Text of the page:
The ILO dismissed the claim as incorrect and clarified by saying: “The $25 million programme funding has been used to run the programme over six years. This was not confidential information and was available on the ILO website, as with all Technical Cooperation projects. This level of funding is not unusual. Neither is it unusual for a government to fund the ILO office in a country.”
The term “Direct/Domestic Trust Funds” (DTF) refers to one of the ILO’s funding options and describes collaboration with member states who entrust the ILO with financial resources to provide technical assistance on their soil, in addition to the regular support that the ILO can offer from its regular budget.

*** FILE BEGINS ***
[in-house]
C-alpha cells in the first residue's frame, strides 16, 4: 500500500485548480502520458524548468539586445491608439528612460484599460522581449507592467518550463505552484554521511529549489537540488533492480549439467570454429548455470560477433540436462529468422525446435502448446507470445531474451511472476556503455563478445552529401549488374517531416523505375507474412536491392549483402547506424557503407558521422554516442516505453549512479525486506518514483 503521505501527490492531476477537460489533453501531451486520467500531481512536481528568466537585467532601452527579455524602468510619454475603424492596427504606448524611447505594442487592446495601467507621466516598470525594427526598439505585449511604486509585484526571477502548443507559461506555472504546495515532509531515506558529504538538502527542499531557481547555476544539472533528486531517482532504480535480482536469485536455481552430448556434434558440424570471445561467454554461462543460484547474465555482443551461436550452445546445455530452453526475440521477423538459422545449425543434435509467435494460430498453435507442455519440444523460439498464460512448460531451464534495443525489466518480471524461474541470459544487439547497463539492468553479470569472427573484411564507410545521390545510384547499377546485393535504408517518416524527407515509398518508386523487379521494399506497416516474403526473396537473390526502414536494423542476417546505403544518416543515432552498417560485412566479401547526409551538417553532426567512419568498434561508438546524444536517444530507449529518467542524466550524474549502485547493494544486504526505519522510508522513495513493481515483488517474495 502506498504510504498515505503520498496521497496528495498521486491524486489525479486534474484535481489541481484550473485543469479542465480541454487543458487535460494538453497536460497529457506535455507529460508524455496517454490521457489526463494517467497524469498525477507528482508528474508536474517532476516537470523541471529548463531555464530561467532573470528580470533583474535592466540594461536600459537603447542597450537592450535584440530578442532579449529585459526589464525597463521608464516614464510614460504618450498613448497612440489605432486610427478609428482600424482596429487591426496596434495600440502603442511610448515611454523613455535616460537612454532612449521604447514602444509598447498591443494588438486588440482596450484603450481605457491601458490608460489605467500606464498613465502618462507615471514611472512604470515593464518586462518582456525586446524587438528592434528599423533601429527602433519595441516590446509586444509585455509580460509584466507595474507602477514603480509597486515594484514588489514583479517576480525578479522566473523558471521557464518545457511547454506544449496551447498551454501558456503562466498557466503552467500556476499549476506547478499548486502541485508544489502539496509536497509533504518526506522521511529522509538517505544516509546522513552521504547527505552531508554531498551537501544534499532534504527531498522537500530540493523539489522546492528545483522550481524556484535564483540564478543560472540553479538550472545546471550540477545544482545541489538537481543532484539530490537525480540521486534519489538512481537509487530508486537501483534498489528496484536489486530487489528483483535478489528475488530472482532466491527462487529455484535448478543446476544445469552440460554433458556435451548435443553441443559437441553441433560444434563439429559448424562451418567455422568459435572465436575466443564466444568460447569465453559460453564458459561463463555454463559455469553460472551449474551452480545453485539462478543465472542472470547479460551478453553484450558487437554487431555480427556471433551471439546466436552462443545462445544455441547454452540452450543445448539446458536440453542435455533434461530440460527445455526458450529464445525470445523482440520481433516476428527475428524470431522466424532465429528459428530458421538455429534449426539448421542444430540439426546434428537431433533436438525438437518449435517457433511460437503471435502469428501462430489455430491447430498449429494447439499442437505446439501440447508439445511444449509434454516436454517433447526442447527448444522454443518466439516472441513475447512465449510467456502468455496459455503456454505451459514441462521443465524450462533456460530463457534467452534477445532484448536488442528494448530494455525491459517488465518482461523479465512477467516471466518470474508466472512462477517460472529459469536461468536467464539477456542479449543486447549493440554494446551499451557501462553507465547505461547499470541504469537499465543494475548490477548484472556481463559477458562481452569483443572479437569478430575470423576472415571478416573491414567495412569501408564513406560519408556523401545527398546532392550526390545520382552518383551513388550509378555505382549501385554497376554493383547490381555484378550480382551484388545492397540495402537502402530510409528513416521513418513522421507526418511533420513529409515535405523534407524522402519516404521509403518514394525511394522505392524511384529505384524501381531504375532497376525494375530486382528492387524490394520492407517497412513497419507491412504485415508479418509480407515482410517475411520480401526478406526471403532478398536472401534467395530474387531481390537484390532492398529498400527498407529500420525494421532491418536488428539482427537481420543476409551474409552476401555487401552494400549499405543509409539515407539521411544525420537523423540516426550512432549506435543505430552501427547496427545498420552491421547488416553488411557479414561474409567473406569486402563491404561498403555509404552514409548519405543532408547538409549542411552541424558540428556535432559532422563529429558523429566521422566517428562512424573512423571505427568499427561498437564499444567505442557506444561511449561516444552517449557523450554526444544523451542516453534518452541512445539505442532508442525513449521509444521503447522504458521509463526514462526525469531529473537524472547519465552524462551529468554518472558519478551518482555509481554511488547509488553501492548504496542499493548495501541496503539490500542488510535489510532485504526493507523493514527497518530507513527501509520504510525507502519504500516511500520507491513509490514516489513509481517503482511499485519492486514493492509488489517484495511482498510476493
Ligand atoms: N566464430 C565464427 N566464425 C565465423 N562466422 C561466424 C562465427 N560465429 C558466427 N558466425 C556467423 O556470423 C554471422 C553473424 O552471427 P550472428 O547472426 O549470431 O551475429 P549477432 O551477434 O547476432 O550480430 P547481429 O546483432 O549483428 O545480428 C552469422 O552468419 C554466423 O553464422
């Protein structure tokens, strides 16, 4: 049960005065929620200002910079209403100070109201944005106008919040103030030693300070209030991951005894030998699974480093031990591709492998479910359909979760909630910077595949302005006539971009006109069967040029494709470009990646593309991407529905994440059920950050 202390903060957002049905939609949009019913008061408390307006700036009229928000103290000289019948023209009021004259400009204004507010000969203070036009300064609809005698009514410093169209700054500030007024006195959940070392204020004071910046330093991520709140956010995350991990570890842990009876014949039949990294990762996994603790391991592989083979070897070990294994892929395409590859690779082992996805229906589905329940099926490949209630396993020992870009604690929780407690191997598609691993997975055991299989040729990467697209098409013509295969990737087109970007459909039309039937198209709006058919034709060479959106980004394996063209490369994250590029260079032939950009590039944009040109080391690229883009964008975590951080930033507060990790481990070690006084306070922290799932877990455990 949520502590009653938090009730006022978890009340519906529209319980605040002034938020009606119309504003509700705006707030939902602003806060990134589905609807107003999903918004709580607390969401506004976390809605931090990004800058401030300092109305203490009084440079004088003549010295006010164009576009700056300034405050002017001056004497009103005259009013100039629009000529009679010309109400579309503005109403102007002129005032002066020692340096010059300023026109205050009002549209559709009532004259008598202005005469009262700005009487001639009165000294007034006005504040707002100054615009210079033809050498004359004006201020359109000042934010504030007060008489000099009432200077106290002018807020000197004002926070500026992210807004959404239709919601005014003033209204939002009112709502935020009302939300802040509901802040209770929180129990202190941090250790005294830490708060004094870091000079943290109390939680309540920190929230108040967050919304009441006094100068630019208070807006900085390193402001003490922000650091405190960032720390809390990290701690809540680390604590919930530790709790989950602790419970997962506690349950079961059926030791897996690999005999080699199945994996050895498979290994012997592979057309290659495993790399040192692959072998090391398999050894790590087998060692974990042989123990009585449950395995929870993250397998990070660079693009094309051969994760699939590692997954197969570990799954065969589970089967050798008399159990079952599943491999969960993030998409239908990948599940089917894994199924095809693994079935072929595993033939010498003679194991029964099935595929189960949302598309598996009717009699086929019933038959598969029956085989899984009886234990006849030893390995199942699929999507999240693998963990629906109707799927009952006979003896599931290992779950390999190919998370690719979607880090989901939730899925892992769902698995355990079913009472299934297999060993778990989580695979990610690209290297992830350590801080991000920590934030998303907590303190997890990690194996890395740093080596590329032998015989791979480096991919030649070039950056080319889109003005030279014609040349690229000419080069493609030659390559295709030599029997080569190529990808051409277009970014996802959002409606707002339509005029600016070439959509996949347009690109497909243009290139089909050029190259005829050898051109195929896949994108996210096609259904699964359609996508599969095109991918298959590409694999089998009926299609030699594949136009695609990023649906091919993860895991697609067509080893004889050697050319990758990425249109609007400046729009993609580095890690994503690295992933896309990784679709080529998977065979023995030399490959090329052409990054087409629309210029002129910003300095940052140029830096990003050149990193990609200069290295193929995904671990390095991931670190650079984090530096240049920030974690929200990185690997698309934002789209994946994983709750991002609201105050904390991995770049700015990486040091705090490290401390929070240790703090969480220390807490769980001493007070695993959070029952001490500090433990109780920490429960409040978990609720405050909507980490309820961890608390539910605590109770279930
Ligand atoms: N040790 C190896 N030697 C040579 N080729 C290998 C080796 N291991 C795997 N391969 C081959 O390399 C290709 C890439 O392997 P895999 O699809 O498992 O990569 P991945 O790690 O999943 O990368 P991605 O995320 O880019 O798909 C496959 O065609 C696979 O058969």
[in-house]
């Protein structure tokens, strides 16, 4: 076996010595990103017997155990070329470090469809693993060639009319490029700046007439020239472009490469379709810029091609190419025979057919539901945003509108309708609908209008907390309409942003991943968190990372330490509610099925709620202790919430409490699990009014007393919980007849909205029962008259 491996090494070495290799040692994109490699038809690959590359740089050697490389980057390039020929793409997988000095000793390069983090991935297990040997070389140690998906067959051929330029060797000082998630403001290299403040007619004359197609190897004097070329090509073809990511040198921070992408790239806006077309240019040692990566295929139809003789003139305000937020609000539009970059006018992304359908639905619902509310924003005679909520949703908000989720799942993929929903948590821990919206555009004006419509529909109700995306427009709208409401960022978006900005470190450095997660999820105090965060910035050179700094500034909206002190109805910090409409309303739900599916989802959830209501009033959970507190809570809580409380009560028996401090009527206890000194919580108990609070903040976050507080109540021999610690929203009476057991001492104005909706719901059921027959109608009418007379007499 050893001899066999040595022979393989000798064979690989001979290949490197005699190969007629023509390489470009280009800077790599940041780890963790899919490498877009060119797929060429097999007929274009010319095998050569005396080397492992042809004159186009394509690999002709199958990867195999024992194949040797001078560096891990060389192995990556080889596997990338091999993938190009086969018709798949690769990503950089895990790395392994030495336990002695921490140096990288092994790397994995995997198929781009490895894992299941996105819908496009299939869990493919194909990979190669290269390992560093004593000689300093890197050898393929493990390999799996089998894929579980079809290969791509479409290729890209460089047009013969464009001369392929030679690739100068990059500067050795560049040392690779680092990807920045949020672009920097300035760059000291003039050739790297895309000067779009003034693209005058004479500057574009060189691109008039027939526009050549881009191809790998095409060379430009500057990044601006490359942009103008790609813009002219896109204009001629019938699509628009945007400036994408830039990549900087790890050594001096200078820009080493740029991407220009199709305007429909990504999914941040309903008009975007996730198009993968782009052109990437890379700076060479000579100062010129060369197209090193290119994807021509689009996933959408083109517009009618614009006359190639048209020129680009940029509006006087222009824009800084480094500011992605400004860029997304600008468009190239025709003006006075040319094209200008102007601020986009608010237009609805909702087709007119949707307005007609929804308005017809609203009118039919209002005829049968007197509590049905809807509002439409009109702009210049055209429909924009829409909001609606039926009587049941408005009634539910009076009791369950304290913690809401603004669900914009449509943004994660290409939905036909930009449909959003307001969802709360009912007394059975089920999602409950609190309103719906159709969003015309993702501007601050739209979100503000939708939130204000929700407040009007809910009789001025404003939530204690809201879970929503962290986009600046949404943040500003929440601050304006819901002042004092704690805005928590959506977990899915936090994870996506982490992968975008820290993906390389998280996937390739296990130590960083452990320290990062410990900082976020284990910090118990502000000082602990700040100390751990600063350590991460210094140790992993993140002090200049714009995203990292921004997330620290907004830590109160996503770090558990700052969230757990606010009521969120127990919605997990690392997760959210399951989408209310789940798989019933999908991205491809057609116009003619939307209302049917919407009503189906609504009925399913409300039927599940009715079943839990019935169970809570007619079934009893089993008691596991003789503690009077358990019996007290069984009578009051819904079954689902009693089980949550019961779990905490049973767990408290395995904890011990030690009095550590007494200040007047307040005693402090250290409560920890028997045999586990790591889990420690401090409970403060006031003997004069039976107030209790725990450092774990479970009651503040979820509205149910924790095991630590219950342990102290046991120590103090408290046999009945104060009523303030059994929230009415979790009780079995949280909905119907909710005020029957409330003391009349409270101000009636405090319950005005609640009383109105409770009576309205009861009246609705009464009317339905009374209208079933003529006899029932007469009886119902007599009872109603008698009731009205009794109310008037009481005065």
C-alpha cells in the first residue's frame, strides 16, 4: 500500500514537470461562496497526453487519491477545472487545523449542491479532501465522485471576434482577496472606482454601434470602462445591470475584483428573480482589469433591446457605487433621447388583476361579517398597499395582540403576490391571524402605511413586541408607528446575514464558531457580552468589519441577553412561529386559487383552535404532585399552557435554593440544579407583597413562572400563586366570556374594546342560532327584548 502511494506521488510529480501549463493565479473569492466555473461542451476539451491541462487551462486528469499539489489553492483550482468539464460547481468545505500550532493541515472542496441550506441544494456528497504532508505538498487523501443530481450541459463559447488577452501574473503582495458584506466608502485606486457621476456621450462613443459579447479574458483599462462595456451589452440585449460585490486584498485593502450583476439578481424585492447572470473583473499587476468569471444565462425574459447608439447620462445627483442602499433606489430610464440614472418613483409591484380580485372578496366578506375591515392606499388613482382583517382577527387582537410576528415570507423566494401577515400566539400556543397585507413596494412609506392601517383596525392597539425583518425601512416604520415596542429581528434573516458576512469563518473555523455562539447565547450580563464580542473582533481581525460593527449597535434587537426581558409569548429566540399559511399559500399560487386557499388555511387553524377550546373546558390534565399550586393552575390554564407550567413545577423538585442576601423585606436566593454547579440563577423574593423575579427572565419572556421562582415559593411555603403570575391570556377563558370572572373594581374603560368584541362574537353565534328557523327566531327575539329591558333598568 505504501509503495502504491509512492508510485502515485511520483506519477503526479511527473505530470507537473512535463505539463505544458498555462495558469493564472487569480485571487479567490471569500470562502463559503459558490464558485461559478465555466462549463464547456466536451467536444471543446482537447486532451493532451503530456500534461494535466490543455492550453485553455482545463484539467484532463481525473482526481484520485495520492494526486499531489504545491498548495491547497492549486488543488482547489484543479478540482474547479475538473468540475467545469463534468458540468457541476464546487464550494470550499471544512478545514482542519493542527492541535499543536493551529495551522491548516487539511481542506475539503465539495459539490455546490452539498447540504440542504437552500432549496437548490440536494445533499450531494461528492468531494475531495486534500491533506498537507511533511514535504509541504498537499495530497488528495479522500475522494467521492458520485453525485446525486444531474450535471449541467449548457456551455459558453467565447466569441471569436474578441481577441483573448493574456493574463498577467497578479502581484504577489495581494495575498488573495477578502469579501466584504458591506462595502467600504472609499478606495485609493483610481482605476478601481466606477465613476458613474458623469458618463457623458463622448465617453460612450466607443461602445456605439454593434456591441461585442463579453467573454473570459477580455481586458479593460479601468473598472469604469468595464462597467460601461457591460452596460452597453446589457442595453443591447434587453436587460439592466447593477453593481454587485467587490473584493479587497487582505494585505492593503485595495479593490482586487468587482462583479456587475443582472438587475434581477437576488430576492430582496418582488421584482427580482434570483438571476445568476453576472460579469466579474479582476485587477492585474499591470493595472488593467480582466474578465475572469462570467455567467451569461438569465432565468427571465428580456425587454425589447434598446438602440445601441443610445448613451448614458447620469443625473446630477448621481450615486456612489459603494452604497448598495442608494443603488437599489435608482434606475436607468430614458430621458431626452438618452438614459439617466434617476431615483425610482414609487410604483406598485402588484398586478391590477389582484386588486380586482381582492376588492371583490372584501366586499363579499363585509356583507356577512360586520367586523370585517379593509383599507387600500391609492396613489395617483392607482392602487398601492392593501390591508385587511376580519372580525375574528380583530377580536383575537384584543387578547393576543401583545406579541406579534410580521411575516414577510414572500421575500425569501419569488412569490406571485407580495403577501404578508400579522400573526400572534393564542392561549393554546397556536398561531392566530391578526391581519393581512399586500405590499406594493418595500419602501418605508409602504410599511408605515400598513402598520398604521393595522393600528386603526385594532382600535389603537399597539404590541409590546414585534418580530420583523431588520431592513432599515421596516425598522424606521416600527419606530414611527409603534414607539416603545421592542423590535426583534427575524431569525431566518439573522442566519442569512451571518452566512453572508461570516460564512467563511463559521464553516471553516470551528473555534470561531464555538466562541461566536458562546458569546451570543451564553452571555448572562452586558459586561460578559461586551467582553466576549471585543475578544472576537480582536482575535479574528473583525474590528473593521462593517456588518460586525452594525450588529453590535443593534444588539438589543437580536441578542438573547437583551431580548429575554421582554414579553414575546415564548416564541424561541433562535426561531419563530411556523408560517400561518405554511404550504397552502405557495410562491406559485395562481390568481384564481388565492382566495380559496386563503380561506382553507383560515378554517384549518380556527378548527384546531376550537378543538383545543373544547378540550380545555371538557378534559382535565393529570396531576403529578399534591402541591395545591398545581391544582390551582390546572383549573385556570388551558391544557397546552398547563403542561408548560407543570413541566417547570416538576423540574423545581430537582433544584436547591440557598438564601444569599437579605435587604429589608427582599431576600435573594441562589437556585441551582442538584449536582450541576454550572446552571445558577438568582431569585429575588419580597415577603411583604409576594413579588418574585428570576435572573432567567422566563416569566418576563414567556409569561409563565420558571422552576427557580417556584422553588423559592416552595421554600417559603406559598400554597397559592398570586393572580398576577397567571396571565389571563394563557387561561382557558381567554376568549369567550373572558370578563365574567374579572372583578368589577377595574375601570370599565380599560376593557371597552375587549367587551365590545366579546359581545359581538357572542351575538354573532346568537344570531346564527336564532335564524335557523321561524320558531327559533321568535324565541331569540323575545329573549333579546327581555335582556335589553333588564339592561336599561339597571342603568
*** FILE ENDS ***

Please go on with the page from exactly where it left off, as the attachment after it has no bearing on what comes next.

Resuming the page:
The Direct Trust Fund financing model is currently being used by the ILO to fund 40 technical cooperation projects across 24 nations. The ILO’s independence is unaffected by this funding mechanism.
With the kick off of the World Cup, representatives from Qatar’s labour ministry allegedly requested that the UN agency refrain from making any statements that might cast a negative light on the competition.
According to the ILO’s annual report, there were high-level meetings between the ILO, the business community, the Ministry of Labour, trade unions and the international union federations in October 2022, one month before the World Cup.
The ILO clarified that the meetings between the ILO Director-General and Qatari government representatives during the World Cup were a planned event for the chief’s visit to the nation in December 2022.